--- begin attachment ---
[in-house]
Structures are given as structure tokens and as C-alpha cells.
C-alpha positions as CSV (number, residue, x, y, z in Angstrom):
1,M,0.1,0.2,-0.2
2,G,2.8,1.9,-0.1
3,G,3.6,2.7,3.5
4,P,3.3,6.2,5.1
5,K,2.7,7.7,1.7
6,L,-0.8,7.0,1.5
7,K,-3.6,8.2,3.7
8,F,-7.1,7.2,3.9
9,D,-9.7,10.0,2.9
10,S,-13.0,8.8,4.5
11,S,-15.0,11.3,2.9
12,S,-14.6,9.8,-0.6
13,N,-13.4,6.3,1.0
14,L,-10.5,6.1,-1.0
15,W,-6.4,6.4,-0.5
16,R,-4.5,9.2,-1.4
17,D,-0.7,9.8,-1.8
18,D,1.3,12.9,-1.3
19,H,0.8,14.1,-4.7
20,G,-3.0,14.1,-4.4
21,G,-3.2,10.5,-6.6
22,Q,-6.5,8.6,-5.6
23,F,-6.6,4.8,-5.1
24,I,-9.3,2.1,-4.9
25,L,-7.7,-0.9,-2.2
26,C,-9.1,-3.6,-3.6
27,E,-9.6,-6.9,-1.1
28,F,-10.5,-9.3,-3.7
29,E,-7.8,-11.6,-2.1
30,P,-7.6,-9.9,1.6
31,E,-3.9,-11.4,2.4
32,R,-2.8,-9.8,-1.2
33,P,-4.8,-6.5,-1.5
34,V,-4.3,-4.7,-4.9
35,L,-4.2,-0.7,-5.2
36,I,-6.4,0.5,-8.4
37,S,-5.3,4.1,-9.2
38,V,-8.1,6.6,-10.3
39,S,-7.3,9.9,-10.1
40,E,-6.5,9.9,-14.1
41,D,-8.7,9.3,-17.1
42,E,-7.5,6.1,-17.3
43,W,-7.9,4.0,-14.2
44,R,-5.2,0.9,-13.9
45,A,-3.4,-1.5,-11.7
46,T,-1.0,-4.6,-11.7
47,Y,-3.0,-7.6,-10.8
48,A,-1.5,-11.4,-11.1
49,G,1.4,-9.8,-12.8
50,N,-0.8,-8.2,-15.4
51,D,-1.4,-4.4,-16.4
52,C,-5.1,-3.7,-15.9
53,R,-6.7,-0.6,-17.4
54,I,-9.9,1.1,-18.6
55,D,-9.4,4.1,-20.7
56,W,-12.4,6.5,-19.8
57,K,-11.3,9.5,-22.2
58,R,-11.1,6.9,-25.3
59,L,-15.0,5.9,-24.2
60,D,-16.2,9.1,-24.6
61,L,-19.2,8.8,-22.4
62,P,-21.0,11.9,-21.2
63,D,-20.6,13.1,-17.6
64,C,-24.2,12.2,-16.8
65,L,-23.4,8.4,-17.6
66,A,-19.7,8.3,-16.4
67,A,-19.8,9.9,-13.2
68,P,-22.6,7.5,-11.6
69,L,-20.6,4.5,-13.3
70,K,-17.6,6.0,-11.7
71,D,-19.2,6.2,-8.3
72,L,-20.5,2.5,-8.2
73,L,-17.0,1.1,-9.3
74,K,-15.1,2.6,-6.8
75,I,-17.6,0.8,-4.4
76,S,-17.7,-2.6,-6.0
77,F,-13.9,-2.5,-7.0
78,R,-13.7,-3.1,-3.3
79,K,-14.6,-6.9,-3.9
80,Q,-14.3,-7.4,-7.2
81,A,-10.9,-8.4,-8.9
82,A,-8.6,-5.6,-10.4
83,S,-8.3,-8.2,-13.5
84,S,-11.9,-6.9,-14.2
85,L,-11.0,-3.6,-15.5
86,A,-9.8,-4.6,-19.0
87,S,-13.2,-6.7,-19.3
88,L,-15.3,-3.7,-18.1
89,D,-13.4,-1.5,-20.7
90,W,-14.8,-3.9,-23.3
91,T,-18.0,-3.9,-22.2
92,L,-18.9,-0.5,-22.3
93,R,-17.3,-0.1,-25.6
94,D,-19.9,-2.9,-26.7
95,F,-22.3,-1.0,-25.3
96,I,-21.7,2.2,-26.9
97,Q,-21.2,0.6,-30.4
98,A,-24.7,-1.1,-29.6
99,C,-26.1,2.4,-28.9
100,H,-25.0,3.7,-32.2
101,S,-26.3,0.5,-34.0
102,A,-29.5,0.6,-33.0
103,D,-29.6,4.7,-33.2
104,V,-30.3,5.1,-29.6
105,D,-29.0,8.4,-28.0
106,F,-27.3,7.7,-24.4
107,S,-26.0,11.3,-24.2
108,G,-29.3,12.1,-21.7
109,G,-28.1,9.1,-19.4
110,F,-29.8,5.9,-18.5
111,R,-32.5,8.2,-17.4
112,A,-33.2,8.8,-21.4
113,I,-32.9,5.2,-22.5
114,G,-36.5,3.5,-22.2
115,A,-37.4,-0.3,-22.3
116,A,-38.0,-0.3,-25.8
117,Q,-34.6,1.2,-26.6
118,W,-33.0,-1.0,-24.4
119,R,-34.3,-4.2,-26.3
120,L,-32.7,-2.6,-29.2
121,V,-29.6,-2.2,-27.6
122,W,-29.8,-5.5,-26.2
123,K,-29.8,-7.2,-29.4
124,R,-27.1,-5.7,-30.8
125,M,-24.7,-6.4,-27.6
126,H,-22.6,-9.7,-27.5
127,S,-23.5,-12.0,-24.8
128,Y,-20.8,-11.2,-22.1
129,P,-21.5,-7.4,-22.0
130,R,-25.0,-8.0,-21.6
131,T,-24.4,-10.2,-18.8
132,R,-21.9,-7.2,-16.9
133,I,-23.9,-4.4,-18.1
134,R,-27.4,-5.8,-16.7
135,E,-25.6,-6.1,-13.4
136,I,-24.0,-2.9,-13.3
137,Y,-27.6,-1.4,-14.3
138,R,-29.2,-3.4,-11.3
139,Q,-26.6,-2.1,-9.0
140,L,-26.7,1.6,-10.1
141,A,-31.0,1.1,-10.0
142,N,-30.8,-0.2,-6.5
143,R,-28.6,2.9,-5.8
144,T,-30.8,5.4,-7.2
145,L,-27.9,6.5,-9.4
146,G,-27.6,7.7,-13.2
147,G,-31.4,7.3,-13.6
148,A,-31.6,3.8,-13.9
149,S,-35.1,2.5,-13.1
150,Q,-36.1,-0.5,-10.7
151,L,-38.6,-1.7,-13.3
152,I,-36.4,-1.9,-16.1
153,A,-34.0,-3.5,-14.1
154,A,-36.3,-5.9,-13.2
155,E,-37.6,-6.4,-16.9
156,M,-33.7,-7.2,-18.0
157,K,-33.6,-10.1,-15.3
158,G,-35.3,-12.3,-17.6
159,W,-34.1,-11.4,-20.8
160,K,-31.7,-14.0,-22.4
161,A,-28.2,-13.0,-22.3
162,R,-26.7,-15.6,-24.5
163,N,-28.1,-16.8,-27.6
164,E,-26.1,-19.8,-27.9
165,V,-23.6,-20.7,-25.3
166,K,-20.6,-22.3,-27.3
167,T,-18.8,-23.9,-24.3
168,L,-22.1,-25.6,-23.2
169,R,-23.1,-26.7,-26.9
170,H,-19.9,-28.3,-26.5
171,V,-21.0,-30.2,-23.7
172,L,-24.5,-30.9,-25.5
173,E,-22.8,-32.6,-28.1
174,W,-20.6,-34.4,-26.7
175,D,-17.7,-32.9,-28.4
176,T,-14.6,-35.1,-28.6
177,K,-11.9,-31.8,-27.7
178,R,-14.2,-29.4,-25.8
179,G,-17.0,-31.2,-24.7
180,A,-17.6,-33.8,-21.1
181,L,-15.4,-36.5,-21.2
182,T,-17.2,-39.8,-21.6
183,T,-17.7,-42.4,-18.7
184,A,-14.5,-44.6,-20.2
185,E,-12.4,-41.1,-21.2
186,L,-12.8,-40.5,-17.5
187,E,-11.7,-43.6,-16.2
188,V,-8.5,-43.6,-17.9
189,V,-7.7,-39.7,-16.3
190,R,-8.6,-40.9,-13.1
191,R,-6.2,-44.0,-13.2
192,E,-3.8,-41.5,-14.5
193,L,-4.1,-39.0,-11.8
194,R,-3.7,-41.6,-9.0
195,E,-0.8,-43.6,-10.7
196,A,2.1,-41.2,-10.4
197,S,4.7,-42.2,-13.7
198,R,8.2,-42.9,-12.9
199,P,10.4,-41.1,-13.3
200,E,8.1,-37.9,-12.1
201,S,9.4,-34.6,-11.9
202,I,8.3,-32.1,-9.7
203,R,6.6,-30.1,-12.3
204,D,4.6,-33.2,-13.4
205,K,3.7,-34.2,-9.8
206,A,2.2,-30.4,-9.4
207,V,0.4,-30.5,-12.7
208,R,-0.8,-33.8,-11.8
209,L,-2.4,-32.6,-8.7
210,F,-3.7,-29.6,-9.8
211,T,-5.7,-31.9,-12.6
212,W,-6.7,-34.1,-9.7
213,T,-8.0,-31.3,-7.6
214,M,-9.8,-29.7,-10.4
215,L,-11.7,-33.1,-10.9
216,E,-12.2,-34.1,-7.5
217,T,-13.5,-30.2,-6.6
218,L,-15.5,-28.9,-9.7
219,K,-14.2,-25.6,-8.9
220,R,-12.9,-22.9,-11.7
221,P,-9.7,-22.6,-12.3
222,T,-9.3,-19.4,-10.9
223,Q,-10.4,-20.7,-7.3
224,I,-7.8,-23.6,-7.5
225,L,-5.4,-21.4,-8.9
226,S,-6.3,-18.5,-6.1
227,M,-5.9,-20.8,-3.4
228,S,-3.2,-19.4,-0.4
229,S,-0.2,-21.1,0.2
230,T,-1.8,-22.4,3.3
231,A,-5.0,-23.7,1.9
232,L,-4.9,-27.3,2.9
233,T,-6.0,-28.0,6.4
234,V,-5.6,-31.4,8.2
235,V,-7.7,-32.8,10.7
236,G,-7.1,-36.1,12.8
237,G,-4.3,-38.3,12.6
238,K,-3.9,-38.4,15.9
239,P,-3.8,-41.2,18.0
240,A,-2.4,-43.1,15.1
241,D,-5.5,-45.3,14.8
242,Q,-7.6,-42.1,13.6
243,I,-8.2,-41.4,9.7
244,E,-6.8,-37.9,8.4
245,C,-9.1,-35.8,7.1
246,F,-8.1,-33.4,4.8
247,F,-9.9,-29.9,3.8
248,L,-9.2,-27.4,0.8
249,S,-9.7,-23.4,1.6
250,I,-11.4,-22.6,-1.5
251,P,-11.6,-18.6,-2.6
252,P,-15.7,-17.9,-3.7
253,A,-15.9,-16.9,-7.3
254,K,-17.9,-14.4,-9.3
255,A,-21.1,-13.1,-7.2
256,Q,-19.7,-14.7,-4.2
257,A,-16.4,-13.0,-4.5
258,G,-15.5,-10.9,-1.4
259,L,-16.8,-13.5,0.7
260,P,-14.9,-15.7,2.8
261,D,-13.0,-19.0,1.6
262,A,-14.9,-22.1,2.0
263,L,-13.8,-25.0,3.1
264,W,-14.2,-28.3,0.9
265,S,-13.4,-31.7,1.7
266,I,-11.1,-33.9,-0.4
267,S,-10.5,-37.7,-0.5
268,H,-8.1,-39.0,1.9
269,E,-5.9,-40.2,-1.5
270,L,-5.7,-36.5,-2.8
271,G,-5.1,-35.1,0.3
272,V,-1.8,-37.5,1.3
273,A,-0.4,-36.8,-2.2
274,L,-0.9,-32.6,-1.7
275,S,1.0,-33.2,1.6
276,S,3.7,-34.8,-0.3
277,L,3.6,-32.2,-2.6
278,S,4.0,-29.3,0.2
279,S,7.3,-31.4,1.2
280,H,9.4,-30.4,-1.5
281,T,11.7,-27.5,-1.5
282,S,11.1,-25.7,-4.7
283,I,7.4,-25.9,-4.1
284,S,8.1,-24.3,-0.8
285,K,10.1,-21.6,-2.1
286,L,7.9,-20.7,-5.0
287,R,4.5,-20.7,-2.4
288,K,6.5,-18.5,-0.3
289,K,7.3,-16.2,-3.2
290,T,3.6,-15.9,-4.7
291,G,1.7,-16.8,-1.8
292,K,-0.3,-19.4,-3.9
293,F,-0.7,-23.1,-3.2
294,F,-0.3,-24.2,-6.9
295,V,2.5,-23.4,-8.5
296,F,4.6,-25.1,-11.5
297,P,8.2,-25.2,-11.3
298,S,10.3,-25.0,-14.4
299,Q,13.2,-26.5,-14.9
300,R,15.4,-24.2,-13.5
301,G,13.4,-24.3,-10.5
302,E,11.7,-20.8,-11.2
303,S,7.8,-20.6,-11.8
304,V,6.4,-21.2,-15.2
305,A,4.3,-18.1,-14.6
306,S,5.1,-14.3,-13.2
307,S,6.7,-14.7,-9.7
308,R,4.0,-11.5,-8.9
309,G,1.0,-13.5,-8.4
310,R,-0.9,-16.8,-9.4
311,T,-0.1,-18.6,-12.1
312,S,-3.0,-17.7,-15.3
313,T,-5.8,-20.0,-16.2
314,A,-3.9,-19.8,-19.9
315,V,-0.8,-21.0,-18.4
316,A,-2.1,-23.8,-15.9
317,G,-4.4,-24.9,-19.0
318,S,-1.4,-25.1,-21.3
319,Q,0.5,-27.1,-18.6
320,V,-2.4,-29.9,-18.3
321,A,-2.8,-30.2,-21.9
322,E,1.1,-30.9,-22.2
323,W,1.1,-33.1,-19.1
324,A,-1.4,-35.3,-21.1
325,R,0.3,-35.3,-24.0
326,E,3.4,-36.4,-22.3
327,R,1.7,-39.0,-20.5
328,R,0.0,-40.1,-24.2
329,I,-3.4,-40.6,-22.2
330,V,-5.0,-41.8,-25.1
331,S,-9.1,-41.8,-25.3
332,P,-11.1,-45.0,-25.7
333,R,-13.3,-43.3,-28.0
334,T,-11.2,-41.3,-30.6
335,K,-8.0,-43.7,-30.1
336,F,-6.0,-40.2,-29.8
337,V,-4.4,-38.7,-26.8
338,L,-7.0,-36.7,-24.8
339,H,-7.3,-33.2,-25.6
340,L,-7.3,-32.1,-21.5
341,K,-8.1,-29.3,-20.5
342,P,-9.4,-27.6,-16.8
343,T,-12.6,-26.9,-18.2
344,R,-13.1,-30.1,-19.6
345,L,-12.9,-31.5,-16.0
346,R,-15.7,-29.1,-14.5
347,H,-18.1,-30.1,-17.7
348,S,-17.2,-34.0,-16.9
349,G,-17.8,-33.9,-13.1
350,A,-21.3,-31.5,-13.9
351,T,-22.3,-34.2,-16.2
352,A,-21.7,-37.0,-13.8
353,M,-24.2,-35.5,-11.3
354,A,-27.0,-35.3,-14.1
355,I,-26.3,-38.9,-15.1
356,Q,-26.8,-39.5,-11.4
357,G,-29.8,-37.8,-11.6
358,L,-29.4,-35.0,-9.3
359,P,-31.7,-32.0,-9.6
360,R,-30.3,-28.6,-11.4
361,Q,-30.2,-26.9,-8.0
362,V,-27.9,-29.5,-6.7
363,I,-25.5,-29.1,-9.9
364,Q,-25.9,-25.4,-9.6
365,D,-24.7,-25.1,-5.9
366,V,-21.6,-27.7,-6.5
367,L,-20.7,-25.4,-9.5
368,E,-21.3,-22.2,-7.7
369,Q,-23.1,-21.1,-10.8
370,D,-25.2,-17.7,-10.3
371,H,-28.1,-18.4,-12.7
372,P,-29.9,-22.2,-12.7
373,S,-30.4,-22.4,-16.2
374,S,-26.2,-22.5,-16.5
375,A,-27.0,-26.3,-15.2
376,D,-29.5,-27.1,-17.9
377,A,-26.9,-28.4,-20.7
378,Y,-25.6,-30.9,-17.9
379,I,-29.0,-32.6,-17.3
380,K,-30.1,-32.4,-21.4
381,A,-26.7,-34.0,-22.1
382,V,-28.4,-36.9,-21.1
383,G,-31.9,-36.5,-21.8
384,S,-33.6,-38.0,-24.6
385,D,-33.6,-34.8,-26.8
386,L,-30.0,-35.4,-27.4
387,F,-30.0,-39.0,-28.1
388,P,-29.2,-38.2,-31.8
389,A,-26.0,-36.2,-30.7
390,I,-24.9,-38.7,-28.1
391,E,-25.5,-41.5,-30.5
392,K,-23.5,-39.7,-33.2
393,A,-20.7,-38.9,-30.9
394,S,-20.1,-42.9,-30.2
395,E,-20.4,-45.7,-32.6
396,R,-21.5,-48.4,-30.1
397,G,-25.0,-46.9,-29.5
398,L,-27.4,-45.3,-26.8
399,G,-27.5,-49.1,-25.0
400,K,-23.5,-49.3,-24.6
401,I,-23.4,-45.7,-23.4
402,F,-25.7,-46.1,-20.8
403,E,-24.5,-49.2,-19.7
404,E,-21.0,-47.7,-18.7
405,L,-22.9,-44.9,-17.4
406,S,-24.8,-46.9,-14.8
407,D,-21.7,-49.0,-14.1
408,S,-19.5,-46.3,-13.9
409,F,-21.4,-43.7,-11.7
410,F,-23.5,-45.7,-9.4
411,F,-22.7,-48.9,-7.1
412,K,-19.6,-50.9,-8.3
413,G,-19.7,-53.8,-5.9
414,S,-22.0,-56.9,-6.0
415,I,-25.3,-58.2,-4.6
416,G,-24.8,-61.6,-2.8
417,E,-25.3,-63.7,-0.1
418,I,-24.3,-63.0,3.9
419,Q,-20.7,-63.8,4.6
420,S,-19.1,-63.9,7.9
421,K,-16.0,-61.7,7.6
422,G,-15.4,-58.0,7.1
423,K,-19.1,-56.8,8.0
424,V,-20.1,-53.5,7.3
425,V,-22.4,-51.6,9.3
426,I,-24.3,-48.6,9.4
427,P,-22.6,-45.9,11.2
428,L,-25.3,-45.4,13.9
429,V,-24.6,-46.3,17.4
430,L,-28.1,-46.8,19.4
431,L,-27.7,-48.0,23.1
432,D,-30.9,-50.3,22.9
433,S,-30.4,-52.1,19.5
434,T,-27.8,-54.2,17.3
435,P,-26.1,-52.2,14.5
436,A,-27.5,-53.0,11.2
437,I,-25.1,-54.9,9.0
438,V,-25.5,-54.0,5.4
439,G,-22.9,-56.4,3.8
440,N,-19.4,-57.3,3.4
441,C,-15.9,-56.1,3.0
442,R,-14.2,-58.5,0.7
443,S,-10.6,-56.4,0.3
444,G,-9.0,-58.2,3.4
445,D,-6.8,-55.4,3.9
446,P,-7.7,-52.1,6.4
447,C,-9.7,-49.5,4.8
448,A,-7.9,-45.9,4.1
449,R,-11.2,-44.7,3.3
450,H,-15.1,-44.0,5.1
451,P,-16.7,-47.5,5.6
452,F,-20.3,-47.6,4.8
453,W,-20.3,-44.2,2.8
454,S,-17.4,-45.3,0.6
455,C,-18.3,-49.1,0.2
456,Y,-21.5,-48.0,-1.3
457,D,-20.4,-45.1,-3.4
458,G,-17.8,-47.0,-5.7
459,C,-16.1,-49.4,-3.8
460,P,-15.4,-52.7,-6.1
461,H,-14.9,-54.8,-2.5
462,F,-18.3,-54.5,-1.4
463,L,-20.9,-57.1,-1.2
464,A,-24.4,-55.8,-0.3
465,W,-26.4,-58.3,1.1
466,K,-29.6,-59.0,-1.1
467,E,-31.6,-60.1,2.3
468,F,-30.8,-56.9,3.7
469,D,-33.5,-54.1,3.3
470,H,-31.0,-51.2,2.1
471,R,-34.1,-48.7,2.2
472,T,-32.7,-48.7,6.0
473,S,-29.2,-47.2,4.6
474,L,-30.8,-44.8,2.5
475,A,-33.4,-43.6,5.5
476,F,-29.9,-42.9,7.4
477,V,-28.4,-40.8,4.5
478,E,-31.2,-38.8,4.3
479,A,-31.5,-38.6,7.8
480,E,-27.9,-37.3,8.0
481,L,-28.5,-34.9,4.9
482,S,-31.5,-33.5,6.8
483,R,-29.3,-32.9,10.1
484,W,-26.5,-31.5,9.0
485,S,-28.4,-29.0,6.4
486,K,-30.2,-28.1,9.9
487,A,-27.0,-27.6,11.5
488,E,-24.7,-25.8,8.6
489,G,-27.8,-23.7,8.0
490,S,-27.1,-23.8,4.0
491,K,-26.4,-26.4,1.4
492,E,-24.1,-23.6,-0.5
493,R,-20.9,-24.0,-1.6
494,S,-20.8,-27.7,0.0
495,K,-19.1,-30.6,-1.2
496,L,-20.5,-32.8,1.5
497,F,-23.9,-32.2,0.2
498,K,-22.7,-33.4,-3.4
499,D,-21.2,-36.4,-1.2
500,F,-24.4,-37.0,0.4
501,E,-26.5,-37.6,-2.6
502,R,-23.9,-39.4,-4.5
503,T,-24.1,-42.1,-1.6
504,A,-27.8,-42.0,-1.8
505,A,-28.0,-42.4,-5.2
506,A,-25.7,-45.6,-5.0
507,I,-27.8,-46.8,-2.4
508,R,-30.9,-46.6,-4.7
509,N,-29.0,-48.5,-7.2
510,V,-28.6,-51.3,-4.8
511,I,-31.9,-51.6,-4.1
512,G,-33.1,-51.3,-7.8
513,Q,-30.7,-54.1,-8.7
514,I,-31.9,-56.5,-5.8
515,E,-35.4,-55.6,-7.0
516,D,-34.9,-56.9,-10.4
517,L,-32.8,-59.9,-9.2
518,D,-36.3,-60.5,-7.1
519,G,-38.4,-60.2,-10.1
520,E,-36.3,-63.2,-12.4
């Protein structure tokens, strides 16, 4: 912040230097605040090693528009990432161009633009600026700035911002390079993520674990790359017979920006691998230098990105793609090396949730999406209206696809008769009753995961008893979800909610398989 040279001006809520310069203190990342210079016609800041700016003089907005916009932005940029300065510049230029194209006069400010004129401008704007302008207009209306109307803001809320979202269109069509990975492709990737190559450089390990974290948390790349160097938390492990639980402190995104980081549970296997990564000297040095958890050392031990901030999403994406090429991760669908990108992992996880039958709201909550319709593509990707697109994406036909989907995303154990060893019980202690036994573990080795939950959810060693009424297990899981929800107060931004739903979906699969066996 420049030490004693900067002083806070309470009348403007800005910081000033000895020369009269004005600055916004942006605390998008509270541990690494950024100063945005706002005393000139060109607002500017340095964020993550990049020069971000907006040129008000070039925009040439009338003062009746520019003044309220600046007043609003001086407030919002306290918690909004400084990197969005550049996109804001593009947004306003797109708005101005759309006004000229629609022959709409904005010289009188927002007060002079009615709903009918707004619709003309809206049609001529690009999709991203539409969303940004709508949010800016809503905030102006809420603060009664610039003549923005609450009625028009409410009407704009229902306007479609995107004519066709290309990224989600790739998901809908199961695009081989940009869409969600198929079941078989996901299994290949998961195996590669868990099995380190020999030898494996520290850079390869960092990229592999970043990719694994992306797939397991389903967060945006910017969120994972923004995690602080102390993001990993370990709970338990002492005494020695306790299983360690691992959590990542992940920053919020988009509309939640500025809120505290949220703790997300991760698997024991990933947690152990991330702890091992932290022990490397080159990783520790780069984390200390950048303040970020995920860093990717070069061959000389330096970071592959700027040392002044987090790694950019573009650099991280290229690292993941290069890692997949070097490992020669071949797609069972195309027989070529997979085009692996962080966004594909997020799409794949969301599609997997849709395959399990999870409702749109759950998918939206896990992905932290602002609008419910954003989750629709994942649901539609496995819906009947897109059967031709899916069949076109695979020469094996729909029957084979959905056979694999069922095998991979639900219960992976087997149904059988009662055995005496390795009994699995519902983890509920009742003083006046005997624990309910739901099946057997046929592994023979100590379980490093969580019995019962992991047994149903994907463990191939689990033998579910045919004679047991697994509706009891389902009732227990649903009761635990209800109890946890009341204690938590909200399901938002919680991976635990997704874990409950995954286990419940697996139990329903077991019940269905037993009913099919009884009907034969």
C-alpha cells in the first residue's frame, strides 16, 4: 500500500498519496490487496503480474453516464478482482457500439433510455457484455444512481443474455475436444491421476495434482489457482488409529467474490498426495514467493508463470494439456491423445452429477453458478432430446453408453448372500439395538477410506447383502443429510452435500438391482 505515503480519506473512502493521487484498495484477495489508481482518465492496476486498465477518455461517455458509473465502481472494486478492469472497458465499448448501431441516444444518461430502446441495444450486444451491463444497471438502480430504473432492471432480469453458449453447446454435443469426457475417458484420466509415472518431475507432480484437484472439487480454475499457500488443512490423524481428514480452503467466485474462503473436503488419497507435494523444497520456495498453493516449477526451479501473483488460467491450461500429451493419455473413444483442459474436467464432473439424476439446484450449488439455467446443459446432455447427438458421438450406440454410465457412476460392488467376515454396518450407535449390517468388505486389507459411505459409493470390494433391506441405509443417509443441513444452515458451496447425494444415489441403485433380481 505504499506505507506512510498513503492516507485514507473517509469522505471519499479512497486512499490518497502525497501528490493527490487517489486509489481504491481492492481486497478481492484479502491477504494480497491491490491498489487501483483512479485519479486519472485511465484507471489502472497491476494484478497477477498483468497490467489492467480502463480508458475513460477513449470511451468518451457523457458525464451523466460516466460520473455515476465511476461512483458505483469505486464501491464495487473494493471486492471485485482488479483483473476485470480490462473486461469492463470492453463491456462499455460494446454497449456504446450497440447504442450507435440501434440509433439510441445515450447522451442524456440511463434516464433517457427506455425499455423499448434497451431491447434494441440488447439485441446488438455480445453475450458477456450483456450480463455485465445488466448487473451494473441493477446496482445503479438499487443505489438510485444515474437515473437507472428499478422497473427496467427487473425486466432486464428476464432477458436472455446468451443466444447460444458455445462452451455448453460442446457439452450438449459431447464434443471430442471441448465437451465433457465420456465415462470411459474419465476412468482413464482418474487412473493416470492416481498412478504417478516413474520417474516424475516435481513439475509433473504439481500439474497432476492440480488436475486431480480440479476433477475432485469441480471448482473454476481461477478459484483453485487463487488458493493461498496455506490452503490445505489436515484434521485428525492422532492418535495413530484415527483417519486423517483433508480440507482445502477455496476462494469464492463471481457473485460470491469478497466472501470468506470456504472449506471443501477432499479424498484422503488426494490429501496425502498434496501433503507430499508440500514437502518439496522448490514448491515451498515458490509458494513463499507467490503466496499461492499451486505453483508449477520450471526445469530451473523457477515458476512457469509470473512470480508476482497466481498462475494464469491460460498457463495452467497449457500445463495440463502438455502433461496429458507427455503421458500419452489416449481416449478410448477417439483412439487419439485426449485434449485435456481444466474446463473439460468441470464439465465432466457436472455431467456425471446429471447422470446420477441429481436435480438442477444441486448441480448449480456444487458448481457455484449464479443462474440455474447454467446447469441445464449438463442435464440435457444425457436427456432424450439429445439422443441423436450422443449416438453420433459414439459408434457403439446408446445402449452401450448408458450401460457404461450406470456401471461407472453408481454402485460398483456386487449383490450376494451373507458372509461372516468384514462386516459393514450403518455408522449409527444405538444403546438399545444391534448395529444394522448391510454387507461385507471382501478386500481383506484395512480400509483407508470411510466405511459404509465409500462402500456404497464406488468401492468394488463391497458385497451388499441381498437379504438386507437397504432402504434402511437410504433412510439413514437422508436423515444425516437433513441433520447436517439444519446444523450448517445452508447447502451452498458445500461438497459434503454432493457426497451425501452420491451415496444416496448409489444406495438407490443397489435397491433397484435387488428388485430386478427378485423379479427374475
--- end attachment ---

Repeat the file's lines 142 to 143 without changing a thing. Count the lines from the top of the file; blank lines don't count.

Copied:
139,Q,-26.6,-2.1,-9.0
140,L,-26.7,1.6,-10.1